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Seen and Overheard at FutureFest 2014

Annual festival of new plays provides feedback for playwrights.


More than 200 theater-lovers gathered at the Dayton Playhouse last weekend its festival of new plays.

What makes FutureFest special, playwrights say, is the feedback they get from professional judges, audience members, casts and crews. The casual setting lends itself to strolls and conversation in the blooming Wegerzyn Gardens Metropark.

The weekend marathon, produced entirely by volunteers, traditionally kicks off with a champagne toast and ends with an outdoor picnic and award ceremony. In between are six full-length productions.

One of the most fascinating parts of FutureFest is the opportunity to listen to playwrights as they share the inspiration for their plays.

A teary and overwhelmed Linda Ramsay-Detherage of Detroit accepted the $1,000 prize for “Sugarhill,” a play that she said took her only three days to write and was inspired by an historic act of kindness. She said it was “a little bit of a gift from a ghost.”

Her script centers around a white Southern family trying to recover from a devastating tragedy. The arrival of a black fugitive and the hope he represents causes them to defy the racist Jim Crow laws of their state. The play is dedicated to Lanier Phillips, a survivor of the shipwreck of the USS Truxtun during WWII. Ramsay-Detherage heard Lanier’s story in 2010 on National Public Radio’s “This American Life.”

“Phillips was a black man born in 1923, and raised in the Jim Crow south,” she explained. “The KKK burned down his school, and the only future he felt he had was being a share-cropper. He joined the Navy, and was one of a handful of black servicemen on the Truxtun. In February 1942, the Truxtun crashed into the rocks on the coast of Newfounland; Phillips was the only black crewman to survive. He was covered with oil and tar, and the people of St. Lawrence rescued him.

Phillips was terrified because the women kept scrubbing him, but couldn’t get his skin white. When he told them he was and his skin would never come clean, he was sure he would be lynched because in the American south, it was against the law to be tended by a white woman under any circumstances, says Ramsay-Detherage.

“To his amazement, the ladies didn’t care,” she said. “The people of St. Lawrence housed and nursed him, and their kindness — he said later — changed his life. He went on to go to sonar school, college, and became an important there.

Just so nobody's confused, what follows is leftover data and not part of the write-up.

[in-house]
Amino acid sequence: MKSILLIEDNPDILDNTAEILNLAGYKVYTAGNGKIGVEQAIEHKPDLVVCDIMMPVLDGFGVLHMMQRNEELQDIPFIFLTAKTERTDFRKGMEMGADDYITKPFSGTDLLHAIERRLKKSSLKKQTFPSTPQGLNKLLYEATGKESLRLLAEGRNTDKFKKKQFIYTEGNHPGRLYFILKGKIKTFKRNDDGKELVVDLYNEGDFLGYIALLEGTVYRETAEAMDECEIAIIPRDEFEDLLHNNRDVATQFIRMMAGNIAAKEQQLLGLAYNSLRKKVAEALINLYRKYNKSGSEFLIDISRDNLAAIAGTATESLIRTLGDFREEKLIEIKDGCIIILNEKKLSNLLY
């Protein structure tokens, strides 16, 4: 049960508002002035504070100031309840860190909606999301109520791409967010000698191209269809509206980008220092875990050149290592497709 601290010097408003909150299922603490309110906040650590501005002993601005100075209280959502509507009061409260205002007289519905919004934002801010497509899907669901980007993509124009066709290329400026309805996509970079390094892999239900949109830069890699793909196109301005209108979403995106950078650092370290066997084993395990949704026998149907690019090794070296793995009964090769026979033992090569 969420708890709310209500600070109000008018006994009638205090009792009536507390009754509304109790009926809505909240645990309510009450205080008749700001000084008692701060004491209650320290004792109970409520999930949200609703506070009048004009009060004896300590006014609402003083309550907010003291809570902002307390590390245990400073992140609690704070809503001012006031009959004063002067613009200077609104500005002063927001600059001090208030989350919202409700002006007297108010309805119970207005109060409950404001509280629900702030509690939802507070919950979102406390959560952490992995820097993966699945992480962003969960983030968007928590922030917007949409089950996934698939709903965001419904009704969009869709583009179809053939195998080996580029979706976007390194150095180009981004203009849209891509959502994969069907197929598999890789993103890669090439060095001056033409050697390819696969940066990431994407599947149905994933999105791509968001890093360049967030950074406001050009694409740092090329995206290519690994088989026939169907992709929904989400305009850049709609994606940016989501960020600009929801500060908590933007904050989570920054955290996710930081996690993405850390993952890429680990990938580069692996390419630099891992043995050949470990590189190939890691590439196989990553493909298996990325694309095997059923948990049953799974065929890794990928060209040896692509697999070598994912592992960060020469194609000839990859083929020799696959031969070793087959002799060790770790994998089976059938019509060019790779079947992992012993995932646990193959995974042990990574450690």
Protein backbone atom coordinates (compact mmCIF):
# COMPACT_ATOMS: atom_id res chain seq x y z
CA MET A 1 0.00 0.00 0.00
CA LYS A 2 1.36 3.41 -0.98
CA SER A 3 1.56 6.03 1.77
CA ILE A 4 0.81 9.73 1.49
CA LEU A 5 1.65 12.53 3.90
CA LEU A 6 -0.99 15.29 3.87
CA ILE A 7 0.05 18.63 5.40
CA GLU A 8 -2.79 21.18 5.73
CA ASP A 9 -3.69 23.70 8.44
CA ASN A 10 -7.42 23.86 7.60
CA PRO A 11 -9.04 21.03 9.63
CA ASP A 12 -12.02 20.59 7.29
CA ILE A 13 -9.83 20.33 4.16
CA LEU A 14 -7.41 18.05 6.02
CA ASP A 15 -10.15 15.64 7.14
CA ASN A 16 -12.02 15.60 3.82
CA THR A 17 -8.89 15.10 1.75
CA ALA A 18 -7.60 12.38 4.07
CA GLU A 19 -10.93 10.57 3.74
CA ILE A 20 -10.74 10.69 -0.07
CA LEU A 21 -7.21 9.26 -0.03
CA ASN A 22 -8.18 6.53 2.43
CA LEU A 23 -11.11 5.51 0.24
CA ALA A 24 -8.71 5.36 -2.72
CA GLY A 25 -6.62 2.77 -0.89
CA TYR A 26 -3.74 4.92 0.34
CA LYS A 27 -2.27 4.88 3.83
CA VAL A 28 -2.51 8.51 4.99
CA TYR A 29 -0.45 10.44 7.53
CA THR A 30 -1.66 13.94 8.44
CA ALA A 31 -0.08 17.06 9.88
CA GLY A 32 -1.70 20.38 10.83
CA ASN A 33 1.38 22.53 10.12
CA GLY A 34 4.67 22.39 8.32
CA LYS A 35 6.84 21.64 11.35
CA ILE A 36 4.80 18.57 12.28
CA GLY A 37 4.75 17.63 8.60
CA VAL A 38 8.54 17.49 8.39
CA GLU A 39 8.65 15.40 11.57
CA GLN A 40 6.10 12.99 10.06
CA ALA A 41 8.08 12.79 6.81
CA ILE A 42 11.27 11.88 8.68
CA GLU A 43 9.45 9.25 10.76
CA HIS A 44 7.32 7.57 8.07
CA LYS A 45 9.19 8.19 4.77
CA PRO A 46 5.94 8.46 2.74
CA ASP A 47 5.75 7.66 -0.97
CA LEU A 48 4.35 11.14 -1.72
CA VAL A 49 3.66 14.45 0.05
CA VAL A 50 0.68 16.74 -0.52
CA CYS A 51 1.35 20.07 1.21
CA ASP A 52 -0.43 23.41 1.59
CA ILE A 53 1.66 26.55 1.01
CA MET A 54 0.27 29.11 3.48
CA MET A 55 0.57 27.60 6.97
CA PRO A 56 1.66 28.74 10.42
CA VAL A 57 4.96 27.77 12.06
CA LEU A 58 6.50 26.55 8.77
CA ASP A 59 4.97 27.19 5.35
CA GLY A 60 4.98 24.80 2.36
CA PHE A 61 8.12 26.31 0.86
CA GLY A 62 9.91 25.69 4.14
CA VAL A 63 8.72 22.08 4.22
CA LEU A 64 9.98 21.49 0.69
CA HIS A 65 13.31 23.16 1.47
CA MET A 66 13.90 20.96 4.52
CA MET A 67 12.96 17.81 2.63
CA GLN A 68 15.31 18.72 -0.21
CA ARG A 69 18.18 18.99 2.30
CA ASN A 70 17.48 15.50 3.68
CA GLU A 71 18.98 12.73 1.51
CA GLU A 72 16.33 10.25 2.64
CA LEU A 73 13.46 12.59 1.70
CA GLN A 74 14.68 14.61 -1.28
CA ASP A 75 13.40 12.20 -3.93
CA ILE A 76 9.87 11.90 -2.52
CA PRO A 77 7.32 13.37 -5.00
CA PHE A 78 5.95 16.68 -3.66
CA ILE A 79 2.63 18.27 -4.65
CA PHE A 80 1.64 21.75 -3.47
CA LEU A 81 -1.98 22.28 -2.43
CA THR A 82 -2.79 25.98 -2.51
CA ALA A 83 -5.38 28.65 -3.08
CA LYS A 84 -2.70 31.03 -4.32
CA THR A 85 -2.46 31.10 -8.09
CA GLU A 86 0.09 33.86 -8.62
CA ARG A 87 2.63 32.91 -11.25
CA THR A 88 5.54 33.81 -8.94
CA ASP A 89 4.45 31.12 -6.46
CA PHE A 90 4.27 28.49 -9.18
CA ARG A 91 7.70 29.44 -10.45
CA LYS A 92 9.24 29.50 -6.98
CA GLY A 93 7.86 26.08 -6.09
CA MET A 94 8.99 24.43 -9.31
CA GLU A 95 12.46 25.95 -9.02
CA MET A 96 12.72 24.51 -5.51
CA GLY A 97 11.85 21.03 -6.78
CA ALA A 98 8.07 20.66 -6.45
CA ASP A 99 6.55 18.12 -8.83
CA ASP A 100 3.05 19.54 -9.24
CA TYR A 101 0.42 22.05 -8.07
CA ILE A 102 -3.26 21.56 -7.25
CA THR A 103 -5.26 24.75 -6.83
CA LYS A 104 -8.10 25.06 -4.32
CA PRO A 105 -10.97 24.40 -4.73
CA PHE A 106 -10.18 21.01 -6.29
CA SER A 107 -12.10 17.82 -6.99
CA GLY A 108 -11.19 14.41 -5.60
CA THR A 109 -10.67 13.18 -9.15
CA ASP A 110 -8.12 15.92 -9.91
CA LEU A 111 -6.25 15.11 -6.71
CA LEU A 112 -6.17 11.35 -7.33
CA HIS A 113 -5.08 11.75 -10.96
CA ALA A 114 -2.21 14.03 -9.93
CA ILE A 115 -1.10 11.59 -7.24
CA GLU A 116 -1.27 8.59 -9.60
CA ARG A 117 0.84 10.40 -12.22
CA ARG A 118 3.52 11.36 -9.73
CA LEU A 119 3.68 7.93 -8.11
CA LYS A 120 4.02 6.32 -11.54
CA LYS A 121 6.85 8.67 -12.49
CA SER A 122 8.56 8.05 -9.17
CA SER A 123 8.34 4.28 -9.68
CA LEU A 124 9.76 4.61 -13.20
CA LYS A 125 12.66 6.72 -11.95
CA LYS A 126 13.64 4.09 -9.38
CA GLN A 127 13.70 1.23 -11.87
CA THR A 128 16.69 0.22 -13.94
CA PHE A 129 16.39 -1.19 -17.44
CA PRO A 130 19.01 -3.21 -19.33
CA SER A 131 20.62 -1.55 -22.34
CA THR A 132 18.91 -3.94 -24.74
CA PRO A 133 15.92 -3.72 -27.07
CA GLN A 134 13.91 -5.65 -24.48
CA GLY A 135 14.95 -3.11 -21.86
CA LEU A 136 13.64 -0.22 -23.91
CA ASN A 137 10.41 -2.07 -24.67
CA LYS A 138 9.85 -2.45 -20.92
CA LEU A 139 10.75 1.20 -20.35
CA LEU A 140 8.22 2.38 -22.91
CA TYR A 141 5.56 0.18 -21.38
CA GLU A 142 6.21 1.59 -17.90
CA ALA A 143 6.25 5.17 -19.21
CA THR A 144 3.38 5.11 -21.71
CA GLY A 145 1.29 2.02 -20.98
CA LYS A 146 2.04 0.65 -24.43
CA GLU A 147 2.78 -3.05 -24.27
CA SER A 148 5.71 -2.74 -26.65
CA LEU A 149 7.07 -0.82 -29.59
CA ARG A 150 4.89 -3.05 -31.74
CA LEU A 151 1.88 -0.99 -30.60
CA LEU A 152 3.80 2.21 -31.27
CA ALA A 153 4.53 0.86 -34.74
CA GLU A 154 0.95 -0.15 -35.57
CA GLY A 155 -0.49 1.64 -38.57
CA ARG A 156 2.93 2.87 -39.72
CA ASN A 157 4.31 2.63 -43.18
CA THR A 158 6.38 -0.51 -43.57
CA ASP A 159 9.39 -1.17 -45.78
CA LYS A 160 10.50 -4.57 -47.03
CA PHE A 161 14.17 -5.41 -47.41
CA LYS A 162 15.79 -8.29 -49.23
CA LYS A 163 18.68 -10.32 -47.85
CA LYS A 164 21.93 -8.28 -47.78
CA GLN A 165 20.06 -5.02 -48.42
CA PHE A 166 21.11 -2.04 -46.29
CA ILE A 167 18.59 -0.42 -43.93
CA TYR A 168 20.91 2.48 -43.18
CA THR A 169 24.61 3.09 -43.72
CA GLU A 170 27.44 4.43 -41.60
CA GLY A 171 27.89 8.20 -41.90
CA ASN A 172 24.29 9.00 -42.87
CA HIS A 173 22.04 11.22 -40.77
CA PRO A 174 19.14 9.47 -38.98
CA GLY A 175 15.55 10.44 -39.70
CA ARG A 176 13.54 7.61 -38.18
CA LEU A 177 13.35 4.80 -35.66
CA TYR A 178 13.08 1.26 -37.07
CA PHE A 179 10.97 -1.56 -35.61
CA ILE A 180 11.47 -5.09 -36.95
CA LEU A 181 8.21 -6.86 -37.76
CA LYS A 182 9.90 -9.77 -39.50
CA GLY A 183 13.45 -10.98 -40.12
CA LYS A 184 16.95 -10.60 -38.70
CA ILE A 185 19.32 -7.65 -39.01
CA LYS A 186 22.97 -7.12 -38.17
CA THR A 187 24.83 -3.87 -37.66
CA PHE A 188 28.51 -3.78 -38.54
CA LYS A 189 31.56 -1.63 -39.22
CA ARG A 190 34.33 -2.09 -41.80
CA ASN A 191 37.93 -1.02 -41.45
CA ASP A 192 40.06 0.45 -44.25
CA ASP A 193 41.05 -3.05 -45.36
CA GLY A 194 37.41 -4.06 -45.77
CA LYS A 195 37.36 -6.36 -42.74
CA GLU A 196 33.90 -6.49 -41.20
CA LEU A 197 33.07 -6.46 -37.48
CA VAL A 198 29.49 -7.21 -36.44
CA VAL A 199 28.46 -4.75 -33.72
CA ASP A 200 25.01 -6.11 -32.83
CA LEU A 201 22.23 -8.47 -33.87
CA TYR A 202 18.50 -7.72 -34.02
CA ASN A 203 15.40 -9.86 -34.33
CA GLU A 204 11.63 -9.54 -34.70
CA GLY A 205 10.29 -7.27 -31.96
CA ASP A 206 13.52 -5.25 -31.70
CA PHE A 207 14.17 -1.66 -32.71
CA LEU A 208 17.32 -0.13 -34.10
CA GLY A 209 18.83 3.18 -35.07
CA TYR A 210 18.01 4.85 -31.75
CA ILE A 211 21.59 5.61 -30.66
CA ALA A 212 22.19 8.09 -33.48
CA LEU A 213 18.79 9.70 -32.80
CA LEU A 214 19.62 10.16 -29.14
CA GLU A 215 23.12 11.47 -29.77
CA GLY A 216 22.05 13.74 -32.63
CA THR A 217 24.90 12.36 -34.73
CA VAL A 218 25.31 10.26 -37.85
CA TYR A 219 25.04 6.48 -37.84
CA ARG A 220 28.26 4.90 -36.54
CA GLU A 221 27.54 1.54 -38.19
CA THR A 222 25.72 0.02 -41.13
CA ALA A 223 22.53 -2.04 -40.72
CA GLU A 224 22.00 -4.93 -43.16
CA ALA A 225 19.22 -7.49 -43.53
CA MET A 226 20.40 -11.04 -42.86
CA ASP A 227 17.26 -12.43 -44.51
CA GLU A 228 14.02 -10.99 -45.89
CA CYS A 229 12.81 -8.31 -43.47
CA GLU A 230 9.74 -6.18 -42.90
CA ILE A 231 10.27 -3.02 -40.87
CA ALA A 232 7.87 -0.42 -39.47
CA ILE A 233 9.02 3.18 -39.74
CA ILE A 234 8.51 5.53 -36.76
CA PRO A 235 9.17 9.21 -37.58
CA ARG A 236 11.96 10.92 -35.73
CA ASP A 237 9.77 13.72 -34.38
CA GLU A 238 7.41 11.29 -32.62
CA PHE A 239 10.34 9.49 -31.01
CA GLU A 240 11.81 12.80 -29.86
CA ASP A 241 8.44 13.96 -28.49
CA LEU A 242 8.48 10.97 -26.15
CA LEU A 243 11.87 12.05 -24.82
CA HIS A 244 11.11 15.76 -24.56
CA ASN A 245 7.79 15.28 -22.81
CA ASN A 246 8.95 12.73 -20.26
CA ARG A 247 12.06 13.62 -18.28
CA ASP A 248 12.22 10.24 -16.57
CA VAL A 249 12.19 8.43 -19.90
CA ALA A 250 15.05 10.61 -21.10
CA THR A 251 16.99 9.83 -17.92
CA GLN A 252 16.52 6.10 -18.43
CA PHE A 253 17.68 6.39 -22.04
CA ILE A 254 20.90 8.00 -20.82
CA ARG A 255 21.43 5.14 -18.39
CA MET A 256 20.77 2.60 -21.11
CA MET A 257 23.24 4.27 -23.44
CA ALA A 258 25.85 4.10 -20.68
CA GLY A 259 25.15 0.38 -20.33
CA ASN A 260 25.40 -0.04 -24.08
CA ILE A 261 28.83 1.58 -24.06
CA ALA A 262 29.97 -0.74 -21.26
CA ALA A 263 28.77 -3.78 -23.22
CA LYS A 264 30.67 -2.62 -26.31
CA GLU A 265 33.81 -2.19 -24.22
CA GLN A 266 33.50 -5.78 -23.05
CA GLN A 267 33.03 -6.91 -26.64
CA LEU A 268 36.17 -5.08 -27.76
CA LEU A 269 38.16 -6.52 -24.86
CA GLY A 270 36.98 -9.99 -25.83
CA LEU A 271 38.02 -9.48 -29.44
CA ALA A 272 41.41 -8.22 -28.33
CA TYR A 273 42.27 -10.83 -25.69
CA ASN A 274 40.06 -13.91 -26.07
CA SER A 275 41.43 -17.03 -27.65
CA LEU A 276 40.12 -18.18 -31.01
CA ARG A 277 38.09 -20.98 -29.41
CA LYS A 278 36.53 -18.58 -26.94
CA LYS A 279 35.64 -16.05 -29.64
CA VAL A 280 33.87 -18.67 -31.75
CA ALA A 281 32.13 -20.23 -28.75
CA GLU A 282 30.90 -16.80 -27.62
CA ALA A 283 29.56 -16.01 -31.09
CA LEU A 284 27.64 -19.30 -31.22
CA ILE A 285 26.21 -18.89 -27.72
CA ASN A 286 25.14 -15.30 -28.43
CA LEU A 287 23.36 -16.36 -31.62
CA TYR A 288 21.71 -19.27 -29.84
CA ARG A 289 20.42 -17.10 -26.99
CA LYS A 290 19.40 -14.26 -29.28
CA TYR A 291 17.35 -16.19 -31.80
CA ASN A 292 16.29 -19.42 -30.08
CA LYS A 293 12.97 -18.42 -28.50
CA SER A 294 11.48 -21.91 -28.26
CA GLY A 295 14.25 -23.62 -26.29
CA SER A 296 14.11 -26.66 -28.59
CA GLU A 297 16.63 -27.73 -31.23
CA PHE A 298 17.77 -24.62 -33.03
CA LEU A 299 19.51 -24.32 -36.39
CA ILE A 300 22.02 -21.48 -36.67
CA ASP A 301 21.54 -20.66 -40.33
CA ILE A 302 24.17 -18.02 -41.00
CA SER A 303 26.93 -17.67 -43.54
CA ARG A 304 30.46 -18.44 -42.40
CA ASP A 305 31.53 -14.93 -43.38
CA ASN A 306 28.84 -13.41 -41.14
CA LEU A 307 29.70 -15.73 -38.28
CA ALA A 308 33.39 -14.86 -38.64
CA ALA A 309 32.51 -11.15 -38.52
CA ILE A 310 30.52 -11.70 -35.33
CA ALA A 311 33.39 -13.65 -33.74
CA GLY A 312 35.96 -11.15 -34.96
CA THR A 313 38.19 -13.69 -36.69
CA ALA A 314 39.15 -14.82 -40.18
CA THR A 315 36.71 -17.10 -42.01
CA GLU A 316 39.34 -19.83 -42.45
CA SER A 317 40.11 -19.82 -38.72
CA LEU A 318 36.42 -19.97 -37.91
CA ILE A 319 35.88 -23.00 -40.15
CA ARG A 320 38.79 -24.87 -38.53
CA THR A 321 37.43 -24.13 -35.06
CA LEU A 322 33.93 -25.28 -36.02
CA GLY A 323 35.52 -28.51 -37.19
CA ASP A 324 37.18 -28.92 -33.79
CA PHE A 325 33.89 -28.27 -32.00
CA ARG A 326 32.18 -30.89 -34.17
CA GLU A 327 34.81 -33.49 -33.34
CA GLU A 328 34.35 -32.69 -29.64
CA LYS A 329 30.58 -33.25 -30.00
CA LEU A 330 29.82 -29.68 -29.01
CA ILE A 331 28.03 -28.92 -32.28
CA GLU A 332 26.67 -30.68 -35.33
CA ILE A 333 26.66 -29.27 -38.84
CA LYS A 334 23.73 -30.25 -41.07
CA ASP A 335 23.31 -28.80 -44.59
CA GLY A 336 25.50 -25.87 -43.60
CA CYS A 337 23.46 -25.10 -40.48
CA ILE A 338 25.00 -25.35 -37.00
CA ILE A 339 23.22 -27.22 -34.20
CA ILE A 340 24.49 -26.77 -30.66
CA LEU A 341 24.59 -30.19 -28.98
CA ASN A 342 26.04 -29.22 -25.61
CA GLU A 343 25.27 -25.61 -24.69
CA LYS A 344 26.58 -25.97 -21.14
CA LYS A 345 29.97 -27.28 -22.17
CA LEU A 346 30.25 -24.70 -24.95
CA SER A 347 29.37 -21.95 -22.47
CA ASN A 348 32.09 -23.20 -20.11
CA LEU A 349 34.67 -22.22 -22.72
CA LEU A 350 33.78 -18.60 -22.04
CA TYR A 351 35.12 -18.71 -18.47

Ramsay-Detherage said she’d forgotten about the story until March 11, 2012, when she woke up with it “banging in my head.” When she discovered that Mr. Phillips had died that same day, she sat down at her computer and wrote the play.

She said was also amazing that “Sugarhill” received its first professional read on March 11, 2013, and she was notified that she was a FutureFest semi-finalist on March 11, 2014!

Other 2014 finalists included “The Paymaster” and “Masterwork,” both by M.J. Feely ;“The Killing Jar” by Jennifer Lynne Roberts; “Wash, Dry, Fold,” by Nedra Pezold Roberts, and “The Humanist” by Kuros Charney. Next year’s FutureFest dates were announced by Brian Sharp, chairperson of the Dayton Playhouse Board of Directors. So as not to conflict with Dayton’s Celtic Festival, the festival will be held July 17-19, with a 25th anniversary event slated for July 16.

First-time patron

Jude Whelley of Harrison Twp. says it was her first FutureFest but will definitely not be her last. She labeled the weekend “delicious” and said she was proud and happy that Dayton nourishes creativity and innovation in the arts.

At a Saturday night dinner at The Barnsider restaurant, Whelley sat with two playwrights, an actor and a FF volunteer. “It was a thrill to talk with them about the creative process and how unique FutureFest is,” she said.

Into the world

When FutureFest program director Fran Pesch gave her closing remarks at the end of the weekend, she also provided an update about past FutureFest finalists: “Another Day on Willow Street” by Frank Anthony Polito was produced at the Compass Rose Theater, Annapolis, MD. in May. “Veils” by Tom Coash was performed at Portland Stage, Maine, in February and March of this year.

“Nureyev’s Eyes by David Rush will be produced in October at the American Stage Theatre Co., Tampa, Fla., and “Heartland” by Anita Simons and Lauren Simon is being published in a social-fictions book series.

Both “A Position of Relative Importance” by Hal Borden and “Veils” had staged readings in Cleveland in 2014 by the Interplay Jewish Theatre and the Maltz Museum of Jewish Heritage.

Creating a stir

The play that generated the most discussion over the weekend was “Masterwork” by Dayton native M.J. Feely, the story of a playwright who is facing death and is determined to write a play for Broadway before he dies.

While the professional critics focused on what they perceived to be inaccuracies related to the process of getting a play on Broadway, those in the audience expressed strong support for the play’s themes and the emotions. There was also much talk about whether Broadway/New York is the arbiter of a play’s worth and excellence.

The playwright didn’t take it personally.

“I’ve never seen an audience here push back against the adjudicators,” said Feely, who has returned to town frequently as a FutureFest winner and finalist and had two plays in this year’s event. “I think the audience saw the true heart of the play, it’s about death and dying and what the playwright needs out of his life before he died.” Feely said the inspiration for the was personal: “a fairly serious health scare and turning 60 at the same time.”

“My attitude about my work is that I’m rejected every single day,” he explained. “You gotta have thick skin to do this work, you gotta take the criticism it with a bag of salt.”



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